Nae-gyeong, Korea's most skilled physiognomist (face reader) lives a secluded life with his son and brother-in-law until one day he is recruited by the gisaeng Yeon-hong. During his time in town he becomes involved in a murder case. After solving it he attracts the interest of King Munjung who engages him to identify potential traitors in his circle. Soon after, the King dies and leaves behind a power struggle between Kim Jong-seo, the late King's advisor, and the Grand Prince Suyang, who seeks to usurp the throne from the young successor Danjong, who is still only a child. Nae-gyeong, loyal to the dead king, becomes embroiled in the conflict.
The Face Reader ticks all the requisite boxes for a tale of period King's court intrigue. It does so in a refreshing fashion by placing the impetus in the hands on non-traditional characters that would not normally be considered agents of change. Also differentiating it from dustier period dramas is its liberal blending of moods and genres. The plotting does go a little all over the place from time to time yet everything does feel of a whole as the various disparate elements never feel superfluous.
Though his star has fallen of late following the misjudged Hindsight (2011) and the unsuccessful Howling, Song Kang-ho is still one of Korea's most reliable performers. His blend of pathos, humor and dopey arrogance is just as engaging now as it ever was. His role as the face reader immediately brings to mind what may well be his most iconic performance, as Detective Park in Bong Joon-ho's Memories of Murder ten years ago. Song looks deep into people's searching for answers, but this time he seems to have a knack for it. There's nothing different in the persona we've come to expect from him here and while he seems almost a little too comfortable at times, this is Song doing what he does best.
Unlike last year's big period Chuseok film Masquerade, The Face Reader is no one man show as Song shares the screen with a number of formidable players, each with a significant slice of screen time. Baek Yoon-shik (Save the Green Planet, 2003) exudes gravitas in a confident turn, the gorgeous Kim Hye-soo (The Thieves) is on form as the playful and conniving gisaeng, Jo Jung-seok (Architecture 101) is a strong comic foil for Song (much as Oh Dal-soo was in the previous Han Jae-rim/Song Kang-ho collaboration The Show Must Go On, from 2007) and even Lee Jung-seok (R2B: Return to Base) rises up to the task. However, the most surprising performance comes from Lee Jung-jae, who is having a great year following his role in the gangster epic New World earlier this year. As the villainous Prince, he chews the scenery to be sure, his voice raspier and more malevolent than any person's ever could, but, nevertheless, he is superbly menacing in what may very well be his best role to date.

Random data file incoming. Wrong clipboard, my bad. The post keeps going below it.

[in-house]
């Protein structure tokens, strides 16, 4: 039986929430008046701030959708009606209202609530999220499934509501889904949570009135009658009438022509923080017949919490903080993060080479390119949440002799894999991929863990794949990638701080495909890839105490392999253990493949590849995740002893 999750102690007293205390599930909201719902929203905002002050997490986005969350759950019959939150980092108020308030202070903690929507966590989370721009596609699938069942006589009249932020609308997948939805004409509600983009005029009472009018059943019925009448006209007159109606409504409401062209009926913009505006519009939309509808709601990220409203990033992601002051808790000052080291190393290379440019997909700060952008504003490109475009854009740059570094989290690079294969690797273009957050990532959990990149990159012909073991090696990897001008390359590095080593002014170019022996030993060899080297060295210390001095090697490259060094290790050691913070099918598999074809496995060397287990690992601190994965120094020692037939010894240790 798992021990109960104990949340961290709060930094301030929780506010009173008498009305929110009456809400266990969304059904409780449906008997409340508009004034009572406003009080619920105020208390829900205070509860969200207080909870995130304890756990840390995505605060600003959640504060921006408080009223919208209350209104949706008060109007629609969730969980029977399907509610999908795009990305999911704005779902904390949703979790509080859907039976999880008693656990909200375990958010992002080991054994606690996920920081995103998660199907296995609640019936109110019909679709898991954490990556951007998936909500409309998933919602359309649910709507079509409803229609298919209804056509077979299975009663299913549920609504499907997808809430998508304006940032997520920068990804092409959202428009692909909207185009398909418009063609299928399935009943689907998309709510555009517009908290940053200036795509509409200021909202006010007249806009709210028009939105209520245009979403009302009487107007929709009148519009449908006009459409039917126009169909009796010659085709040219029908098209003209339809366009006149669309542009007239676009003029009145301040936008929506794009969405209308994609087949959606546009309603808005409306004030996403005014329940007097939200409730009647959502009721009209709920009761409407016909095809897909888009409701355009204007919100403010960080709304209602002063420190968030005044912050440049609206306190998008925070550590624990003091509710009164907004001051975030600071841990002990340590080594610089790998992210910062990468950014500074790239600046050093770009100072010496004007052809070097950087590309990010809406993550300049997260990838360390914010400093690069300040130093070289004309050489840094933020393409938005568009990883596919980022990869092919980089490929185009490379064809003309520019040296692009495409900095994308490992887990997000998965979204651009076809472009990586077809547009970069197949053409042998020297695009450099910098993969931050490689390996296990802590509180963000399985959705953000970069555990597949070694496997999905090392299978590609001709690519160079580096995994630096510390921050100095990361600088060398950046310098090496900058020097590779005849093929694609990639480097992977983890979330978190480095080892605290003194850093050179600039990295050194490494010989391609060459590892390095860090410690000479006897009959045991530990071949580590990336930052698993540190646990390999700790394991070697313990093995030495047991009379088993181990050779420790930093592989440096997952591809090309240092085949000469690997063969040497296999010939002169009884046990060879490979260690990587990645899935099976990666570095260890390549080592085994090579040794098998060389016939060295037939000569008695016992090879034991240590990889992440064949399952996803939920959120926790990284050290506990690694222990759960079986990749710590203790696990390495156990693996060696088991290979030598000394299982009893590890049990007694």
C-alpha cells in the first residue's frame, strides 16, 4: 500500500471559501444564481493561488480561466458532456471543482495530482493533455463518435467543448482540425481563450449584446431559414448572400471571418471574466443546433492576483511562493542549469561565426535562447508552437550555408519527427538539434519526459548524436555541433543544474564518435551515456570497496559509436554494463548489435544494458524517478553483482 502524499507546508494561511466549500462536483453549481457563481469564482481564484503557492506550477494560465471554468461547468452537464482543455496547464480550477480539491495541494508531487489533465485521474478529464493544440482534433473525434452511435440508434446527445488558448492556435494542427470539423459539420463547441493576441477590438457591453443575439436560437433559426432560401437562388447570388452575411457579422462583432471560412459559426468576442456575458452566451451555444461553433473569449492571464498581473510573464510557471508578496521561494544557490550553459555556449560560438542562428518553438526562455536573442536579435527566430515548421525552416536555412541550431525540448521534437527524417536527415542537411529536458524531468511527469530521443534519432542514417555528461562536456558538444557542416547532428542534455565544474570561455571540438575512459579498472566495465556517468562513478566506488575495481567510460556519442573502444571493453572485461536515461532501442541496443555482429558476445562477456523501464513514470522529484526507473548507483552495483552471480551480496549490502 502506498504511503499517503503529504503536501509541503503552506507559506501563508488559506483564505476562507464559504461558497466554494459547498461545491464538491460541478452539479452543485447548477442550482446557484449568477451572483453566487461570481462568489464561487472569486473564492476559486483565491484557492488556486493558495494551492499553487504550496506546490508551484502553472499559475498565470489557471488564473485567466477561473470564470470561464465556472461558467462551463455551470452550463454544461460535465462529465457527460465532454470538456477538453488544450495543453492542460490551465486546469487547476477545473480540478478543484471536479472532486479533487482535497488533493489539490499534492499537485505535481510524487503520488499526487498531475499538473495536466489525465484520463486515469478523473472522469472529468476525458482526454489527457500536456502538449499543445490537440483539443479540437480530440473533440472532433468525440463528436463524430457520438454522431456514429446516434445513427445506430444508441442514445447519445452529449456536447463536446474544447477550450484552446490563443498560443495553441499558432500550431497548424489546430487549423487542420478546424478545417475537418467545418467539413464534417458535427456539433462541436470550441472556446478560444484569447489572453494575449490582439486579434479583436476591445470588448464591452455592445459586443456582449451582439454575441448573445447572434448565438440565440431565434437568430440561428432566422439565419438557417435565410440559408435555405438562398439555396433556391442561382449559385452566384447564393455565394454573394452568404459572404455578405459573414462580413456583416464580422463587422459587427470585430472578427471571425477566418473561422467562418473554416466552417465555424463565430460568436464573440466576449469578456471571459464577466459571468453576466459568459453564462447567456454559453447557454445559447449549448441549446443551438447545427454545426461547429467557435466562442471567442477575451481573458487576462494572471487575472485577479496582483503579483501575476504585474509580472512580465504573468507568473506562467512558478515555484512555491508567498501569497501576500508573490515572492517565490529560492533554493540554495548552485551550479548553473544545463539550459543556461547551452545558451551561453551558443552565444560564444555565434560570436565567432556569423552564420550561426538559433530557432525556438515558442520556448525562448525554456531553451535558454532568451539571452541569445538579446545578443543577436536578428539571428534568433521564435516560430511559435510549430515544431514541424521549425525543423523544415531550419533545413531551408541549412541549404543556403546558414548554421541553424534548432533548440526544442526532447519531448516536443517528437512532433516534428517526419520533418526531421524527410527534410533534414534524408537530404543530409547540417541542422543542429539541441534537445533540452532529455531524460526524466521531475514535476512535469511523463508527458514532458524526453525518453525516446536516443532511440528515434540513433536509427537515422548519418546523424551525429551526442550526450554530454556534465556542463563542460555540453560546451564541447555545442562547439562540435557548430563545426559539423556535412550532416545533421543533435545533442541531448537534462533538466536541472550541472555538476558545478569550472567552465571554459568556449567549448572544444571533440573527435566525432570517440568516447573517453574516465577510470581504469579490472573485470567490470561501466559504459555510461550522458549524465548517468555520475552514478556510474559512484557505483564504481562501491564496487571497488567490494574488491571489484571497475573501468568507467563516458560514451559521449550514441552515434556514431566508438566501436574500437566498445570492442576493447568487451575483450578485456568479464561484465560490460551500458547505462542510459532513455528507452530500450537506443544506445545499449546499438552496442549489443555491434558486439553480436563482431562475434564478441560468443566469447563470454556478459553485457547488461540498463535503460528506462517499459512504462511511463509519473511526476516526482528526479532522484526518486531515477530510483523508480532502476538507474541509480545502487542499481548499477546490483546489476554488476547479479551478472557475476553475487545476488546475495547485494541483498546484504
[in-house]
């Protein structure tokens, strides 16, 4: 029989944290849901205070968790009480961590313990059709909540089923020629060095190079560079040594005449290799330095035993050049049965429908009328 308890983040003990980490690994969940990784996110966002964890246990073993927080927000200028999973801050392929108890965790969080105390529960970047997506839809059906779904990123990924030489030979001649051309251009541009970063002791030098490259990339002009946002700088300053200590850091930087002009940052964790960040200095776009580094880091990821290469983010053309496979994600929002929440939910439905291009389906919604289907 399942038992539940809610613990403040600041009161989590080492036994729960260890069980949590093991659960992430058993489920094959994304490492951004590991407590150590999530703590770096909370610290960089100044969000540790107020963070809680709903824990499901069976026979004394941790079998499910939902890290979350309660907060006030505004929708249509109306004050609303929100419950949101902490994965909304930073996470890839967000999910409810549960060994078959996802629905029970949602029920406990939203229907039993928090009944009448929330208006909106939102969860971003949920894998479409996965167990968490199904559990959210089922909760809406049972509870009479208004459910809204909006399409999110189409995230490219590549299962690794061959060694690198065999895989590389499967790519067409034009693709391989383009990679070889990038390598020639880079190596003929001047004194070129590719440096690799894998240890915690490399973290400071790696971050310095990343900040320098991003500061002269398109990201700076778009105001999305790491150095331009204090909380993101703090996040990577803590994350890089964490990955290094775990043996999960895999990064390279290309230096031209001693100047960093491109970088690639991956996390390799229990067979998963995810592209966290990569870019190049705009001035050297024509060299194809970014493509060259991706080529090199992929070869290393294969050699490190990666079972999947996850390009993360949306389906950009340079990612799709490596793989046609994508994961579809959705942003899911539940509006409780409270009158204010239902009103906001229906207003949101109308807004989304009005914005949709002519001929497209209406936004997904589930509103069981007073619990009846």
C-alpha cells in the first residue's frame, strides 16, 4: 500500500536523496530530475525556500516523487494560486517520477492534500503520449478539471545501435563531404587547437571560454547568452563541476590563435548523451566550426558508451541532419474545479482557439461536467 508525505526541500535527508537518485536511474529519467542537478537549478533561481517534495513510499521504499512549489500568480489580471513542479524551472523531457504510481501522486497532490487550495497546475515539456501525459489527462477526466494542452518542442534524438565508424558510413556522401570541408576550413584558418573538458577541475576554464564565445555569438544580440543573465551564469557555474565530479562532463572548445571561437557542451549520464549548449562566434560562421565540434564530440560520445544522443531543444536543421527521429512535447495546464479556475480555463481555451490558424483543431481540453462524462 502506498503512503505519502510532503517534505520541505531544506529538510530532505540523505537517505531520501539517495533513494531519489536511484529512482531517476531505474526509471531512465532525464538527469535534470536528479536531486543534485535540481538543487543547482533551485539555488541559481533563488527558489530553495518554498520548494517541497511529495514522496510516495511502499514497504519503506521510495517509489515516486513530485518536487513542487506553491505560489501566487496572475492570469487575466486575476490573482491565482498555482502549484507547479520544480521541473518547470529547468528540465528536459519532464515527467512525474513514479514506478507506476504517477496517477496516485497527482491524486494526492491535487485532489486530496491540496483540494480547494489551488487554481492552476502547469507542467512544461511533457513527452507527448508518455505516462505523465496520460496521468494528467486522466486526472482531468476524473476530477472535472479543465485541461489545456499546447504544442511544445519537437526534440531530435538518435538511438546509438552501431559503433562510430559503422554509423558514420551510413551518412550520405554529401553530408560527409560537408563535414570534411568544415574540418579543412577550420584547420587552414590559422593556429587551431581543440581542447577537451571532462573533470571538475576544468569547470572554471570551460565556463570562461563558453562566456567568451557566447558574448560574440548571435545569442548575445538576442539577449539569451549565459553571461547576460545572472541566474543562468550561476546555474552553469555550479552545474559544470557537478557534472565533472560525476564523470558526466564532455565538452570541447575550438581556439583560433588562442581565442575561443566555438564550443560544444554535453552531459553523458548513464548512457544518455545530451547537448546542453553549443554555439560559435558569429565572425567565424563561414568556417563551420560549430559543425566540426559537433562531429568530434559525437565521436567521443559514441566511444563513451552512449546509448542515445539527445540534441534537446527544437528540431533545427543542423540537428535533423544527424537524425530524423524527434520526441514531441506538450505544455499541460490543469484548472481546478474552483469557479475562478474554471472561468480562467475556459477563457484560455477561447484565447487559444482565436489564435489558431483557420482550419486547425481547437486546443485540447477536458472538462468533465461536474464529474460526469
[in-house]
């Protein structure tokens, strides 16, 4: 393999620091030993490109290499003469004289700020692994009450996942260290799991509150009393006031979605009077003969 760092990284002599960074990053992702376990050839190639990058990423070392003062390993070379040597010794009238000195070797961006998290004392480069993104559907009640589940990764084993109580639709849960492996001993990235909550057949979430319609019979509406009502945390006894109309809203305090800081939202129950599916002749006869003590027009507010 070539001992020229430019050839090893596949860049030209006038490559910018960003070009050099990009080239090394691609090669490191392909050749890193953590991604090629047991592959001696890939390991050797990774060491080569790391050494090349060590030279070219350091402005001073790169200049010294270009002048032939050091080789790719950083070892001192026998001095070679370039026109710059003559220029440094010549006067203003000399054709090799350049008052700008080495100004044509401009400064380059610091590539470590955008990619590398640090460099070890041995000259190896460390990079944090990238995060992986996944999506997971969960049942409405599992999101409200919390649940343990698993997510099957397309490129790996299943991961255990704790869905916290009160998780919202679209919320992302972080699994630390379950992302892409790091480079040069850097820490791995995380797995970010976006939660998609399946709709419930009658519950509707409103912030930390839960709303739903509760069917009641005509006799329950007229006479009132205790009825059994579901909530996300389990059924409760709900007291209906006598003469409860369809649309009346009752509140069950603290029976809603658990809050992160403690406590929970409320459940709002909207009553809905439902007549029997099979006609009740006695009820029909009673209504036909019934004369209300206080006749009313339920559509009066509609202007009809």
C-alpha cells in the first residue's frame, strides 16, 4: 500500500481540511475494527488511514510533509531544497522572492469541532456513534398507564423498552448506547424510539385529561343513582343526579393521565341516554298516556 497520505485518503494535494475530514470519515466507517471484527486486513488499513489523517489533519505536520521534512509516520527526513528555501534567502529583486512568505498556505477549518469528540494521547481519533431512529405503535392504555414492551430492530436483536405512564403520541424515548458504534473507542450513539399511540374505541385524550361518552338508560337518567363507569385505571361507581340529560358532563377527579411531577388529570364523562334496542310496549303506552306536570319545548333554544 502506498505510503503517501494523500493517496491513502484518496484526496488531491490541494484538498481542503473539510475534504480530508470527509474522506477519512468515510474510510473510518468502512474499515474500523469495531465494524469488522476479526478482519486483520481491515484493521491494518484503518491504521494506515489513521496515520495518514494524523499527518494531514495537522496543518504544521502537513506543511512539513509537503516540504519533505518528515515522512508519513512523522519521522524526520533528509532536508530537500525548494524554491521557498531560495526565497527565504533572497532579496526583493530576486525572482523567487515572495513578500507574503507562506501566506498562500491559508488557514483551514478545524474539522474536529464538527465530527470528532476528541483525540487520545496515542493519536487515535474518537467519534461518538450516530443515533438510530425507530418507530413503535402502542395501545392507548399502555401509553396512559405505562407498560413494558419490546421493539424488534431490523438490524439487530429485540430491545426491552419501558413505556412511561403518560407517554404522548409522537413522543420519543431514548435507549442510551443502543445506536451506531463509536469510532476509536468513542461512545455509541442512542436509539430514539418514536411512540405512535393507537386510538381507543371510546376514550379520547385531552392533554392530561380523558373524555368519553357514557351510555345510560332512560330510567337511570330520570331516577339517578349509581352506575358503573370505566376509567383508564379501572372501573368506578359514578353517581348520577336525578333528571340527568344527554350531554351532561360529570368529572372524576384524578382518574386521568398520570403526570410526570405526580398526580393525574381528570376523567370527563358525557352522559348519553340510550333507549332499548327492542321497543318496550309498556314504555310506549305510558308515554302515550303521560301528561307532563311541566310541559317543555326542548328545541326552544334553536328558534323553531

As good as the cast is, the film's strongest asset may be its sublime mise-en-scene. The costumes and sets are as good as we've come to expect from top flight Korea period dramas but it's the exquisite framing and gorgeous lighting that sets it apart. The film is frequently breathtaking, yet never distracting from the events on screen. It amplifies the film's plot and characters in the best possible way. The stirring soundtrack and the slick editing are also a large part of the film's success, though perhaps the infrequently called upon strobe effects could have been done away with completely.
At 139 minutes the film does feel a bit long though no individual moment ever drags, save for a slightly overblown melodramatic climax. The film is also a tad schizophrenic at times as it rushes between its various characters. It doesn't make the story any harder to follow but can make it difficult to get fully involved in certain scenes as we are quickly whisked off to the next ones.
With a denouement that is coated with a surprising amount of crimson and a bold finish, the film has the ability to surprise again and again. This is in no small way due to director Han Jae-rim, who makes his overdue return following a six-year absence. Having turned the romcom on its head in the terrific Rules of Dating (2005) and provided Korean cinema with one of its finest gangster films in The Show Must Go On, it should come as no surprise that Han has managed to reshape the Chosun period film to his own ends.
Never less than entertaining, this is commercial Korean cinema the way it should be. A lively and lavish production with a strong ensemble cast and terrific technical specs, The Face Reader lives up to its promise.
Disclaimer: I watched The Face Reader at a press screening in Seoul without subtitles. While my Korean is not yet strong enough to have caught everything, I understood the vast majority of the film.
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